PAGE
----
Posts Tagged ‘leather’


Best Stitches For Leather

Wednesday, June 19th, 2013

Best Stitches For Leather - Tailors

So you want to make a wallet, holster, small purse, or something else out of leather. Good for you! Leather is a durable, natural material that craftspeople love. The smell, the texture; everything about leather is awesome.

But, it can be tricky to work with if you don’t have the proper tools or contemporary know-how. So what are the best stitches for leather? Let’s take a look.

Tools You’ll Need To Make the best Stitches For Leather:

– At least two large darning needles — you’ll be stitching from both ends

– A good awl designed for leather hole-punching

– Beeswax — natural and undyed

– Waxed thread or simulated sinew

– Pliers, hemostats, or a strong alligator clip

– Some older, damaged leather items to practice on

– The leather for your project

The Saddle Stitch

One of the most popular and best stitches for leather is the saddle stitch. This involves several steps and will produce the strongest, longest lasting bond for leather items.

1. Begin by cutting your leather pieces to size, leaving room for the seams. This part of the project is the most similar to sewing fabric.

2. Once everything is properly cut, you’ll want a way to hold the leather pieces together without crimping, poking random holes, or otherwise damaging the leather. Try something like a spring-loaded clothespin or a binder clip to hold pieces together firmly. Now, it’s time to poke some holes.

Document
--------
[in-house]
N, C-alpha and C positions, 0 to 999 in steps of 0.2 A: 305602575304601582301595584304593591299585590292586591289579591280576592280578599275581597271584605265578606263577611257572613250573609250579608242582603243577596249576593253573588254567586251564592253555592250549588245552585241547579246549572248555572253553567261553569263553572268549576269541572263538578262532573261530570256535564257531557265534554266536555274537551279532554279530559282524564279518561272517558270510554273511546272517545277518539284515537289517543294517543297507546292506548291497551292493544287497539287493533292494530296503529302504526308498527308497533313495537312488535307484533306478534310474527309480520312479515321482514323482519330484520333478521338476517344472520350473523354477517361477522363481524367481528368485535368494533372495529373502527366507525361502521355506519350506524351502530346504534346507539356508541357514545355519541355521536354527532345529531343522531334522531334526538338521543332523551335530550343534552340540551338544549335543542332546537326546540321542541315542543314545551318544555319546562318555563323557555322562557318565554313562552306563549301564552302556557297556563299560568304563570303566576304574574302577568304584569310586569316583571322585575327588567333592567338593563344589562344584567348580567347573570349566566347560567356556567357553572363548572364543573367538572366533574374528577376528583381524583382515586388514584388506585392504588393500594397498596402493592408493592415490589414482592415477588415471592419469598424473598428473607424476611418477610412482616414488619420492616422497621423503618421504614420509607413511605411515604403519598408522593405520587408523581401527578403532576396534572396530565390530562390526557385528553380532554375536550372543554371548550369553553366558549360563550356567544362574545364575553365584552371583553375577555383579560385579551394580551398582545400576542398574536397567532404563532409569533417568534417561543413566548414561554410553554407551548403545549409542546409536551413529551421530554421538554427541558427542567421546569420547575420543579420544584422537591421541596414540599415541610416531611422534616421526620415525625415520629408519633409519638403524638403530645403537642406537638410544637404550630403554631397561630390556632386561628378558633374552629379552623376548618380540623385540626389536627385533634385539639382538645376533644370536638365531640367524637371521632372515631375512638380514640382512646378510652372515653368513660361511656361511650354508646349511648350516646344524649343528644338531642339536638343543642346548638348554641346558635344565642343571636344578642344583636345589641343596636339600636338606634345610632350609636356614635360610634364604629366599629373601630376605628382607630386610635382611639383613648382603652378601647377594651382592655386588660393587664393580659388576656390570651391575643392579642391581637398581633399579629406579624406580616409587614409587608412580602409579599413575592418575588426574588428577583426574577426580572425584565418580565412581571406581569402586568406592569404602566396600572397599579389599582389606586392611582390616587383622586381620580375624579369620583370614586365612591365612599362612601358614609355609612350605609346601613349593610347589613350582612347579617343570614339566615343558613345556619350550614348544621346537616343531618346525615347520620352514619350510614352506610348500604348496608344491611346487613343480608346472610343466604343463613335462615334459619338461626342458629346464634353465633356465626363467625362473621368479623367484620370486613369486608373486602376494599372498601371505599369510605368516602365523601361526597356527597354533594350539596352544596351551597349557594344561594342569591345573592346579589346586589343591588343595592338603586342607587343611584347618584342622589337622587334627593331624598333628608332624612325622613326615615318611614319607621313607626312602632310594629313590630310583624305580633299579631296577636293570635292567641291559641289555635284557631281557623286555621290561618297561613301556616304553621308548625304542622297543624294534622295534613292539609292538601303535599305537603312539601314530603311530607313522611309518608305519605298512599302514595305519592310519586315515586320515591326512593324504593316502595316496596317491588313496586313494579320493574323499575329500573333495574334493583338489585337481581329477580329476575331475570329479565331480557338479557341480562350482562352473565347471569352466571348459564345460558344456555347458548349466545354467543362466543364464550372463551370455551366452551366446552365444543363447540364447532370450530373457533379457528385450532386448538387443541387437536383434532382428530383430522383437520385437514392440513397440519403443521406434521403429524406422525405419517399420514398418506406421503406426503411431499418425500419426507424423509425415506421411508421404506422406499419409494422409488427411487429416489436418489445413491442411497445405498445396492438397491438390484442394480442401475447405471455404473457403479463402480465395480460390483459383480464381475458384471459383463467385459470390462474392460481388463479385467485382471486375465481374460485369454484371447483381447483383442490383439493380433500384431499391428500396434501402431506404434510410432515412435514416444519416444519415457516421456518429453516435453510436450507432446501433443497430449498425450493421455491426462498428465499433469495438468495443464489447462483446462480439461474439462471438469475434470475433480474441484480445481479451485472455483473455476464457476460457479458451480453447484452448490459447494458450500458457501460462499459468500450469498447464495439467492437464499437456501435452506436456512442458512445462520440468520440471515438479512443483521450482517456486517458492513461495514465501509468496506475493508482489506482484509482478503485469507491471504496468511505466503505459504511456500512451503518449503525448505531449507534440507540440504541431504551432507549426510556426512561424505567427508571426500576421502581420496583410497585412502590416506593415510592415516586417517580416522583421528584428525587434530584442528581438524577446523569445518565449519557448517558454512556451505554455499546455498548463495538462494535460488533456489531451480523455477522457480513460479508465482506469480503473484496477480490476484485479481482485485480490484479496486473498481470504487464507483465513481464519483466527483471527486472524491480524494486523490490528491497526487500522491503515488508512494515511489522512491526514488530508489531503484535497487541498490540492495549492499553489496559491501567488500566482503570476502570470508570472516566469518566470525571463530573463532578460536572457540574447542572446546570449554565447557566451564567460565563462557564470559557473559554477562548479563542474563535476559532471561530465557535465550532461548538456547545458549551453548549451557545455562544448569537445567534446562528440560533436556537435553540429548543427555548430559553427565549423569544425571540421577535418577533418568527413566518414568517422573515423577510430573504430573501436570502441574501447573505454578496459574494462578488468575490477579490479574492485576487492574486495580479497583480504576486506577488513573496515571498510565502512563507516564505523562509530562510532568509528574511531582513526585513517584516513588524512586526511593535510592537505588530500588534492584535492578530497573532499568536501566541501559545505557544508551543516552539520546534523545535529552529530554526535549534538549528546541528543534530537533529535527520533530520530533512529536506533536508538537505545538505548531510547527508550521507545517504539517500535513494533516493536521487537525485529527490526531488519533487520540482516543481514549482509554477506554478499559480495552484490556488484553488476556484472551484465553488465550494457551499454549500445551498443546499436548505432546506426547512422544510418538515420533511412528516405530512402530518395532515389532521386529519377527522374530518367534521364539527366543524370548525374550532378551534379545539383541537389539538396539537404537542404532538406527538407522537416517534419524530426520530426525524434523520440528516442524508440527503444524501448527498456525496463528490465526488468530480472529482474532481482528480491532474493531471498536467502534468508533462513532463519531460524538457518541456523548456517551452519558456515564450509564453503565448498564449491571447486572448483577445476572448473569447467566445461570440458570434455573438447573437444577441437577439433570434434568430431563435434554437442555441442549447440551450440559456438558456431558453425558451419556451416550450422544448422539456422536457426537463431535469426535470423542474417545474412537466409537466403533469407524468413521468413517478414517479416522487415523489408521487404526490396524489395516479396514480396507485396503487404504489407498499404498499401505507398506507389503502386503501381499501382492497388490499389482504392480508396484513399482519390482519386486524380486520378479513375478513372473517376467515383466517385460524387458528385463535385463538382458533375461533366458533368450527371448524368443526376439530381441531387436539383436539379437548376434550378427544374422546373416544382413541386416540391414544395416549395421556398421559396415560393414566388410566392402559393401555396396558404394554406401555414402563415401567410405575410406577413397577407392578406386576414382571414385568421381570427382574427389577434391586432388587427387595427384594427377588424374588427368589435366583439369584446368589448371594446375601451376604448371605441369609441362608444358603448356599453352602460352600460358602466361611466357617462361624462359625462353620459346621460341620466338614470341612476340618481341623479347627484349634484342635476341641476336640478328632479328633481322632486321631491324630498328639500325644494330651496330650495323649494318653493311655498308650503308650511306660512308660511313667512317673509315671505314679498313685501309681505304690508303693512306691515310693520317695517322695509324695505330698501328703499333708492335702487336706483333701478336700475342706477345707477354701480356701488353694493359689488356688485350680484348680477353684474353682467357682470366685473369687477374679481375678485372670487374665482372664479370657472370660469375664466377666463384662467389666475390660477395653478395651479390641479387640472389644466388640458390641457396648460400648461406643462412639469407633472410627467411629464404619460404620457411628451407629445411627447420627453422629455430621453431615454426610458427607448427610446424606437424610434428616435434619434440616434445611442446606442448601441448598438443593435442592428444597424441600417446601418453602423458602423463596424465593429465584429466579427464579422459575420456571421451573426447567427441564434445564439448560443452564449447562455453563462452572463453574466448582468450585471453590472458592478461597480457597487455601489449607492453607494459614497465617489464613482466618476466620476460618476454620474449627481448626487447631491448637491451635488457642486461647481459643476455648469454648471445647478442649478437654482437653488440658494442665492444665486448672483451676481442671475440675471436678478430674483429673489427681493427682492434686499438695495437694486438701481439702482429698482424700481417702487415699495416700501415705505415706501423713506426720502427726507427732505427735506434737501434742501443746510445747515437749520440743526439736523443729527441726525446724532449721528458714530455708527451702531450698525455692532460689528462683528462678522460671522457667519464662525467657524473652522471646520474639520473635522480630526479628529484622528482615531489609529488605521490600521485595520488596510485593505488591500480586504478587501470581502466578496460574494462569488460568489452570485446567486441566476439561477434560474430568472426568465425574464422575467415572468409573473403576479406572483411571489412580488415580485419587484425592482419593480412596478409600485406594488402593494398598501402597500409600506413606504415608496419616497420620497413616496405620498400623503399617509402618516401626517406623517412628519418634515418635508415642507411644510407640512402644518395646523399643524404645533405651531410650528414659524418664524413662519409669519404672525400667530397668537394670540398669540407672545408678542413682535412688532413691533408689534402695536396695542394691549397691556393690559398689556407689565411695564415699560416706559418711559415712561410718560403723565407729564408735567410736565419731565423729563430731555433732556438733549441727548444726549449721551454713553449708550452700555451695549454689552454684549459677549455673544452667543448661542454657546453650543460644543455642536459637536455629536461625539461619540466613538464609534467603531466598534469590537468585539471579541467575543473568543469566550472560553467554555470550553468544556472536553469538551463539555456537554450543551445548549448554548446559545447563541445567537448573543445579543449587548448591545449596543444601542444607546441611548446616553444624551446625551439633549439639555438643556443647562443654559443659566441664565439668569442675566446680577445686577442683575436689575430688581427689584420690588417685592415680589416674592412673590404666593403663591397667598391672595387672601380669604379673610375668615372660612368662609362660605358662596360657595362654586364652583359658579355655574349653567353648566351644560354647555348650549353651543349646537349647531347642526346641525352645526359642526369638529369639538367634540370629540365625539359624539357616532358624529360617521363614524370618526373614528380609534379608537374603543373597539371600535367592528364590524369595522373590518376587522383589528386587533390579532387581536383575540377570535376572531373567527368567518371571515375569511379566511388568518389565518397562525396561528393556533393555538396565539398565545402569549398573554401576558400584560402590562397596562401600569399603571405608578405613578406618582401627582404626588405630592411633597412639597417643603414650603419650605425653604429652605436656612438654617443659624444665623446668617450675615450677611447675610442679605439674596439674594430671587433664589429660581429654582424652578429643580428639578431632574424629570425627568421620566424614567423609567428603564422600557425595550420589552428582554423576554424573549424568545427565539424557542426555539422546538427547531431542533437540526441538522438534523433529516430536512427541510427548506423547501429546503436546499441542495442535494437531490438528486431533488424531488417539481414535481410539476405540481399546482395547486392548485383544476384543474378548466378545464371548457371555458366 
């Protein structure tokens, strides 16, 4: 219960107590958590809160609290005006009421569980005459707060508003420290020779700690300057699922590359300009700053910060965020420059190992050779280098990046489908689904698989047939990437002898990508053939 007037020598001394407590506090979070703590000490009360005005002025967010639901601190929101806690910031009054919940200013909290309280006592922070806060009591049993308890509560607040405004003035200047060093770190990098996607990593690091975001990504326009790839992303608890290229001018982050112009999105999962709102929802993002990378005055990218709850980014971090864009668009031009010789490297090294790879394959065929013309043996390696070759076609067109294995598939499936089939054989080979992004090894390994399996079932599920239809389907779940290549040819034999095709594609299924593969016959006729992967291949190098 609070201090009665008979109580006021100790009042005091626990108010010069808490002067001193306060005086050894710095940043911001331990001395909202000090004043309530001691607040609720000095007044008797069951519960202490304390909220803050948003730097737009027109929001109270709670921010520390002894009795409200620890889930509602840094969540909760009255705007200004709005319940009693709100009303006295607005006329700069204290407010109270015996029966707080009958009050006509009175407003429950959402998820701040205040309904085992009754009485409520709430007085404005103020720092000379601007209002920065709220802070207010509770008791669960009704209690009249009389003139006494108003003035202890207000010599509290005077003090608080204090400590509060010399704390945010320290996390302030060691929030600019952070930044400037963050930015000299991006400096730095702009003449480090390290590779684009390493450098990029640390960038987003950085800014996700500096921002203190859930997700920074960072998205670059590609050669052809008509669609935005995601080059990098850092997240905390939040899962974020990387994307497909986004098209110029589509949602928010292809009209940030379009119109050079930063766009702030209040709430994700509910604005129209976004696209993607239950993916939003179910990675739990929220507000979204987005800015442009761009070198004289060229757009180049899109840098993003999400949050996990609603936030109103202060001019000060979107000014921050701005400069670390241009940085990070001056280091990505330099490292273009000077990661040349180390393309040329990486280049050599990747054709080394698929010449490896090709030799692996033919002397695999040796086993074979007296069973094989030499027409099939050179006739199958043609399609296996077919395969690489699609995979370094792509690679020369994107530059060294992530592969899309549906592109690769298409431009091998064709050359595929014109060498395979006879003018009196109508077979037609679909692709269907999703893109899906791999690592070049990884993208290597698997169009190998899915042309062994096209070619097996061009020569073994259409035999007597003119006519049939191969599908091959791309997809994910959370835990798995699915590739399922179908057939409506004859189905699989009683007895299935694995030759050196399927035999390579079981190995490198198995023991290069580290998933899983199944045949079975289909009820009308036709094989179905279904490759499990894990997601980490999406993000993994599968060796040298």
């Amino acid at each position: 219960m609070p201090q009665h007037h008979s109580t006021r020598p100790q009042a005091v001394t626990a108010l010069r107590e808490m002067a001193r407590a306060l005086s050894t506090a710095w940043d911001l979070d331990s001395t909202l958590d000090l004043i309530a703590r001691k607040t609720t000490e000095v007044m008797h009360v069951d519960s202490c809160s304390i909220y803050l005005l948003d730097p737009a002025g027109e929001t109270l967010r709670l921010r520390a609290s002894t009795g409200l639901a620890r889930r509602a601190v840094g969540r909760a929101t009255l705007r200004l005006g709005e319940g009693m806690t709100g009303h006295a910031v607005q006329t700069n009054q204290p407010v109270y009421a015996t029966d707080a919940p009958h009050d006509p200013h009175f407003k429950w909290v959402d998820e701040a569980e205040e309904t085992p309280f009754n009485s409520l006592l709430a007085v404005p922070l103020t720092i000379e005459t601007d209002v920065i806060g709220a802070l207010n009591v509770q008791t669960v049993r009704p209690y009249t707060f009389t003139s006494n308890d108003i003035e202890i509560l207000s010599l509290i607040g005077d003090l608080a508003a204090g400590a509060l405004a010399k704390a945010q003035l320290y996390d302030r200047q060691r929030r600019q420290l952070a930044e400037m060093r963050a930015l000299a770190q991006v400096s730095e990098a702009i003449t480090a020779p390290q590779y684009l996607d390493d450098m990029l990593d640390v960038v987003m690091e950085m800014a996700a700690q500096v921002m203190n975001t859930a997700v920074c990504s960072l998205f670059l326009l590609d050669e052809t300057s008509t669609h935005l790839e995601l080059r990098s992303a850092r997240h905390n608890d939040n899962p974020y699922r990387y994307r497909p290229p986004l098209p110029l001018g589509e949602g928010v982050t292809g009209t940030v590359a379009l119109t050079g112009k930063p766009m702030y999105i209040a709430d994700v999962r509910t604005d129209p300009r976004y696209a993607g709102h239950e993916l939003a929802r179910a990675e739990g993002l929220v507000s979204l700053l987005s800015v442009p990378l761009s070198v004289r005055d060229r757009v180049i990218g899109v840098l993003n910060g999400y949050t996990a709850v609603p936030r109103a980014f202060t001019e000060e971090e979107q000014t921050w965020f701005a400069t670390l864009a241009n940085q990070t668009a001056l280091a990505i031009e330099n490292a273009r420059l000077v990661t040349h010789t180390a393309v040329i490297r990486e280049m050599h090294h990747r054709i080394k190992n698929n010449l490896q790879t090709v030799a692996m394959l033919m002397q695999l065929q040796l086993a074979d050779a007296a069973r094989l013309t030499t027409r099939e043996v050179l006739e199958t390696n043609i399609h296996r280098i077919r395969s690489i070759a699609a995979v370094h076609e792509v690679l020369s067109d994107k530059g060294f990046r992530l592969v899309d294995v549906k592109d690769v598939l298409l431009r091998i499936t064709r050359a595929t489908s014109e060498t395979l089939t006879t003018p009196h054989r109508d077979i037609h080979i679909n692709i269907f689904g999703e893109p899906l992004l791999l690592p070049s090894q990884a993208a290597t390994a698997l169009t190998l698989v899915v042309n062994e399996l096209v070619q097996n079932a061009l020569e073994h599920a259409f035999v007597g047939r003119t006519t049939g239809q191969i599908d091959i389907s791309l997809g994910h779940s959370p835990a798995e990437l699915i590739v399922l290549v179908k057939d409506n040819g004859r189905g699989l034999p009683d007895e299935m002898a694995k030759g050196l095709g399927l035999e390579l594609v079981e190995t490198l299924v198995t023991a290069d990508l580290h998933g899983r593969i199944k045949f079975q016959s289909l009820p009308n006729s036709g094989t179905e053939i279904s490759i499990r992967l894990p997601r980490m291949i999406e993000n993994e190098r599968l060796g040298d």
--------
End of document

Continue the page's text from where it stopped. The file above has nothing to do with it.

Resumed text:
3. When using an awl, it’s vital that the leather pieces be lined up perfectly and completely still for this. The holes should be evenly spaced and punched in at a slight angle. The awl step might not be necessary for thinner pieces of leather. Alternatively, some leather workers skip the awl, even for thicker pieces, and use pliers to pull the needles through.

4. To create the best stitches for leather, you’ll want to cut your string about two-and-a-half times the length of the seam you’re stitching. It’s always better to use too much than not enough. Tie one needle to each side. As you stitch, you’ll use the needles to sew from both sides at the same time.

5. This is a simple up and down stitch to close the seam, pulling each needle firmly (without stretching the thread) after each stitch.

6. When you reach the end of the seam, double back a few stitches to prevent unraveling.

7. Some craftspeople will reinforce their saddle stitches with a whip stitch. You can use the same holes with this stitch and only one needle. The whip stitch goes around the seam end so you get a stitch that looks a bit like the spiral in a notebook.

8. Some craftspeople also suggest using an iron to seal the stitches. Instead, you might consider placing your new leather item between two boards weighted with books, canned food, or something else heavy.

Contact A Tailor

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